Japan's Kantei Approach to Foreign and Defense Affairs
Tomohito Shinoda analyzes the prime minister's role in policymaking, focusing on the assistance he receives from the Kantei, or Cabinet Secretariat, the Japanese equivalent of the American president's White House cabinet. Since 2001, the Japanese government's center of gravity for foreign policy has shifted from the traditionally dominant Ministry of Foreign Affairs to the Kantei, which allowed Koizumi to exercise a top-down style of decision-making.
Through case studies and personal interviews with former prime ministers and cabinet secretaries, Shinoda looks at how Koizumi's new system operates on a practical level - how, for example, major post-2001 anti-terrorism legislation has been initiated and prepared by the Kantei-and compares its successes and failures with those of the U.S. system. With frank and engaging commentary by former officials, this book makes a unique contribution to the understanding of contemporary Japanese political affairs.
About the Author
"The book provides useful information about how Japan and Japanese politics have changed since the Iraq invasion of Kuwait in 1990. It contains insights into how Koizumi led the Kantei within the new political and administrative environments created by the Hashimoto administration's administrative reform bills . . . . Koizumi's legacy is yet to be determined. However, the pros and cons of Kantei diplomacy are well enumerated, assessed, and explained by the author."—H-Net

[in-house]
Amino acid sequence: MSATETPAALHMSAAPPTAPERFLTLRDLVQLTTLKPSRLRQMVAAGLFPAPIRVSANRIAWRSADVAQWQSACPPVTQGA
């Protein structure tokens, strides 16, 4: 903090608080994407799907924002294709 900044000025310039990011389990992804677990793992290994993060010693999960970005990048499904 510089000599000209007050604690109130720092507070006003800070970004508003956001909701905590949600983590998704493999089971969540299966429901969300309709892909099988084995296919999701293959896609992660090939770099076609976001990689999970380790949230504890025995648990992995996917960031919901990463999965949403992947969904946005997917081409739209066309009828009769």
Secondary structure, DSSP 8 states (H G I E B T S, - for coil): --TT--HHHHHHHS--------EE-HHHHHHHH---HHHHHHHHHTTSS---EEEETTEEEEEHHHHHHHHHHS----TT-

"Koizumi Diplomacy presents a new direction for the discussion of Japan's foreign policy-making. The book's detailed chronological descriptions of inter-and intra-party politics during the Koizumi years make it a valuable resource for the analysis of Japanese politics."—Journal of Japanese Studies
"Shinoda's short and concise analysis covers a new and under-researched aspect of Japan's evolving foreign and security policy."—The International History Review
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